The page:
I looked down at the tiny red-lidded bottle in my hand. On a white label outside, it had my mother’s name and age and inside it floating in a transparent liquid, was a piece of my mother. To be precise it was a tissue sample from a mass that had been found attached to the wall of her urinary bladder intended for a biopsy. I was carrying it to the laboratory it would be examined in, and I held it in my hand all the way, transfixed by it, though I struggled to hold it upright amidst the roller-coaster-esque auto ride. 22 minutes it said on Google maps. Did not seem that long. As I walked out of the hospital, the well-meaning nurse advised me to place the sample in a bag. I preferred to hold it in my hands, where I could see it. And I did see it.
I looked at it and wondered where this piece was going to take us. I looked at it and wondered where it had come from, why it had come and what did it really want. I looked at it and on our way to the Lab, had a talk with the piece of my mother.
It wasn’t quite the conversationalist this rogue piece, unlike my mother, but it listened quietly as I introduced it to some pieces of me that needed some examining too. At first came this dark heavy feeling, the memory of my father from almost ten years ago, lying in the hospital bed of the ICU we were almost never allowed to enter, just watch from the glass window, the gradual swelling of his limbs, the slow change in his skin color, the fuzz growing on his face. The twelve days that we spent, glued in that hospital waiting room, feeding our emptying hopes with the slight signs of improvement. The evening when I fell ill too and doctors called it Typhoid and ordered me away from the hospital, and the few hours of broken sleep at a cousin’s place that night interrupted by bad news. The day the sunrise brought darkness into our lives. The dark, heavy feeling of missing the last moments, the feeling that has stayed all these years, that refuses to lift away.
This loss is a strange guy. Never does he visit alone, he brings with him memories of what was lost and threats and fears of what is being lost or, what could be lost too. He snowballs at will and runs over every mental faculty that was working just fine, until Mr. Loss declared it to be party time.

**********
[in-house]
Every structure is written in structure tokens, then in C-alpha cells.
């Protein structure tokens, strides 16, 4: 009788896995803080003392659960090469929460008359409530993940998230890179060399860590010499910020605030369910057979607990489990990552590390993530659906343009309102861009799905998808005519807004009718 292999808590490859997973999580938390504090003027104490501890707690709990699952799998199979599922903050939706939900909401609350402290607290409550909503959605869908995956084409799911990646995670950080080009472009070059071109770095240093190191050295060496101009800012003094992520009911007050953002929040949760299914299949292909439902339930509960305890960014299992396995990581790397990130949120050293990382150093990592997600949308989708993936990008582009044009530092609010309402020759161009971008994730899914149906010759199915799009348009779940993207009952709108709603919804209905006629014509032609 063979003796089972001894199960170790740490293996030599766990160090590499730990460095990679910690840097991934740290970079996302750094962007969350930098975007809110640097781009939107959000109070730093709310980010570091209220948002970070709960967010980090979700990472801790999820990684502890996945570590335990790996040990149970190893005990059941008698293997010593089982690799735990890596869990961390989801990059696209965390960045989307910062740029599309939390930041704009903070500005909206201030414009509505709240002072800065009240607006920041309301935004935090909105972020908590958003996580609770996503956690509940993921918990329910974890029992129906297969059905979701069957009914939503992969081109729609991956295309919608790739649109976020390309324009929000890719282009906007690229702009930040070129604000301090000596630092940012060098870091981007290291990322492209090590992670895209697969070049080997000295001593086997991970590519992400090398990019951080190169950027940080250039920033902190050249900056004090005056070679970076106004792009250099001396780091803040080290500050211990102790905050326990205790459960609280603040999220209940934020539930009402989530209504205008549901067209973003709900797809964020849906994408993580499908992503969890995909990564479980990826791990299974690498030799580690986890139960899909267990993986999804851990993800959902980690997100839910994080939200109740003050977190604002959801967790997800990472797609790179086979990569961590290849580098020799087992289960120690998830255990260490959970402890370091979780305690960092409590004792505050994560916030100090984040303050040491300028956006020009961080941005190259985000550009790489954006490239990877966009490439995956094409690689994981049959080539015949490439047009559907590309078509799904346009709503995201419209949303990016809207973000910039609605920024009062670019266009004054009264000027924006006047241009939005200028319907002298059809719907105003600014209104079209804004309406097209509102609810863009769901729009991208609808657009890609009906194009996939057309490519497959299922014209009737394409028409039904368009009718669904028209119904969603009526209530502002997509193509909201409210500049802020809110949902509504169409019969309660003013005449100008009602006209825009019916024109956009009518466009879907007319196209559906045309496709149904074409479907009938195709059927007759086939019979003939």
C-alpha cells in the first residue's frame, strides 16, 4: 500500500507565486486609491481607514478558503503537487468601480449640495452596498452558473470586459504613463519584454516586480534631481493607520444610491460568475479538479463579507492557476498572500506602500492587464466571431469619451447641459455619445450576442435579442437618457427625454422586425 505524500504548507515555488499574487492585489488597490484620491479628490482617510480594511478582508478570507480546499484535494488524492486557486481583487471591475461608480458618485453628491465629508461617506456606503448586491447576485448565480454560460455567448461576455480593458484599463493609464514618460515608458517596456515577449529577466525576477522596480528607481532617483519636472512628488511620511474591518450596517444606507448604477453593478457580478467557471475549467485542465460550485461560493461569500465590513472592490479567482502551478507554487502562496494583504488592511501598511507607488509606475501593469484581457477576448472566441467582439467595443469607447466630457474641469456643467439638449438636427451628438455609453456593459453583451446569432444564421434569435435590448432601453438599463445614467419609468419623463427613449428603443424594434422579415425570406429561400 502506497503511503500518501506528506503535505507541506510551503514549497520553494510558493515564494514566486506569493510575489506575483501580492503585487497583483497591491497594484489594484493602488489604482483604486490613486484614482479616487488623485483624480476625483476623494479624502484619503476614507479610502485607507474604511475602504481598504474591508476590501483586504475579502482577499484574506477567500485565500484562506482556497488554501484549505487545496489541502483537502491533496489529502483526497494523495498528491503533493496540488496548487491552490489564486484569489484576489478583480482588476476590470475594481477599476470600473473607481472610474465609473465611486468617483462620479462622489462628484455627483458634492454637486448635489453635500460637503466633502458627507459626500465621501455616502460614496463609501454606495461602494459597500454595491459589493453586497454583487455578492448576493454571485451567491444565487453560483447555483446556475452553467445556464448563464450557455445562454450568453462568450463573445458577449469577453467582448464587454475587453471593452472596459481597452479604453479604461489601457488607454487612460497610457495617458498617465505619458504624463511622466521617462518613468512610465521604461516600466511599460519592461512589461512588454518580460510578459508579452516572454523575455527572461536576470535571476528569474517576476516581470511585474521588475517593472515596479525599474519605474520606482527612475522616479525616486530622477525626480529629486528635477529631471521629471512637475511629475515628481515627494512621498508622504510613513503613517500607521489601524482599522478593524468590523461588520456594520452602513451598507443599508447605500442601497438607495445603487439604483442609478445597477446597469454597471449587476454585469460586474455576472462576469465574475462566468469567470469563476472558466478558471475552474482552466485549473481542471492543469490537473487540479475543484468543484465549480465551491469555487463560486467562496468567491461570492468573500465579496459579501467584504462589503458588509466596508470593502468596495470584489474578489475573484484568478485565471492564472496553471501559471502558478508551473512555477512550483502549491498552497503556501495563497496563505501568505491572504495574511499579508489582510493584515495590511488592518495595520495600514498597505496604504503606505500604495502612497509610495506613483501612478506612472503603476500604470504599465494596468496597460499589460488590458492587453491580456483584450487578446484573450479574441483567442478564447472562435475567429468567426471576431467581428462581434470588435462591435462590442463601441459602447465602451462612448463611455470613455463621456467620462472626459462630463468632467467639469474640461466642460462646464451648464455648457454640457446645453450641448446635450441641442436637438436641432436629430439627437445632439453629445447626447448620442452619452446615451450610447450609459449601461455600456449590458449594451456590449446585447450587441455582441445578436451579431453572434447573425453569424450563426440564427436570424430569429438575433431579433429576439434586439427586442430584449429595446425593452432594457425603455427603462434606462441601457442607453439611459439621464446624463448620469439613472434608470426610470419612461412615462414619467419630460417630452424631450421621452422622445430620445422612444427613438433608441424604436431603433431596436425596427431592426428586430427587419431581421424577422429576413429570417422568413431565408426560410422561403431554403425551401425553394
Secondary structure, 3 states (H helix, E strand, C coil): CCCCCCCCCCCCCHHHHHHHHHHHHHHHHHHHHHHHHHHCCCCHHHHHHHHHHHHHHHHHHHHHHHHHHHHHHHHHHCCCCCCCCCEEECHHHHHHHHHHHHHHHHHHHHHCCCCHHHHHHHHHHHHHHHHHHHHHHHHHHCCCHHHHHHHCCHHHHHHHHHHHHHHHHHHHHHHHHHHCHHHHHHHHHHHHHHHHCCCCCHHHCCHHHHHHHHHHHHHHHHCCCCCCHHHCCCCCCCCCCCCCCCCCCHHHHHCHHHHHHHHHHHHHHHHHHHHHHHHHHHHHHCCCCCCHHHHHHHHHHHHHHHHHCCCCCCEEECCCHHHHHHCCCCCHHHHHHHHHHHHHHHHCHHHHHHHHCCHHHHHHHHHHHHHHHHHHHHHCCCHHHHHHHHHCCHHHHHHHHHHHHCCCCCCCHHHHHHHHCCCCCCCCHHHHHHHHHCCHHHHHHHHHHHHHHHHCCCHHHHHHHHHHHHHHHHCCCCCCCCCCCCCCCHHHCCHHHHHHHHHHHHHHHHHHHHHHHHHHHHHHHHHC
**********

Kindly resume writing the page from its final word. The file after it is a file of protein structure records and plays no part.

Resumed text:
I look at the piece again and sighed. Did you see what happened at the hospital last night? That sweet pregnant lady on the next bed who went into labour at three a.m. and woke the whole place up with her screeches and screams. Did you hear at least? Her pleads for mercy, her losing will to live. Did you hear when she said she doesn’t want this baby, she just wants the pain to end. Did you cringe too, oh wait, you aren’t anticipating going through something like this. Your insides didn’t twist when her visiting relatives recounted their very own graphic experiences of labour the next day. You don’t even have insides do you, lucky bitch. You didn’t go home and dream of having a pregnant belly, nor did you see yourself floating in a sea of babies. You must have had a fun time, keeping my mother awake throughout the night.
Did you see the baby that was the eye of the storm? Like a dried up raisin, a finger left too long in the bath. His face like the smallest version of the oldest person you’ve ever met. The tiny baby, a few hours old, braving the visitors and their clucking and touching and just laying there, eyes wide open, staring into space, probably still imagining that he is in his mother’s womb. Did you see that?
When the visitors were done with him, they turned to my mother and asked her what was wrong. She laughed you know, my mother, because we hadn’t met you yet, we didn’t know what to name you. She laughed and said “Let me assure you I am not having any babies.” I did not find it funny, but she continued to laugh anyway.
Do you like this auto ride? I hate it to tell you the truth, rattles all the bones in my body. It’s monsoon outside, though you really can’t tell, it is supposed to be at least, but I can tell you don’t really care about such things. Maybe it would interest you to know about one of my friend, her mother died of Cancer last year. She disappeared for a few months from my life, I didn’t ask for explanations, nor details. I hope I won’t have to.
I walk into the lab, a woman sits filing her nails at the reception, I ask her, confused “Am I in the right place?” She laughs indulgently and says not really, but we can take the sample and send it across for you. She speaks slowly and loudly as if speaking to a child. It takes me a moment to respond and before I could say my goodbyes the bottle disappeared from the counter. I looked at her, the question apparent on my face and she says matter-of-factly:
Next Friday. You’ll get the results, next Friday.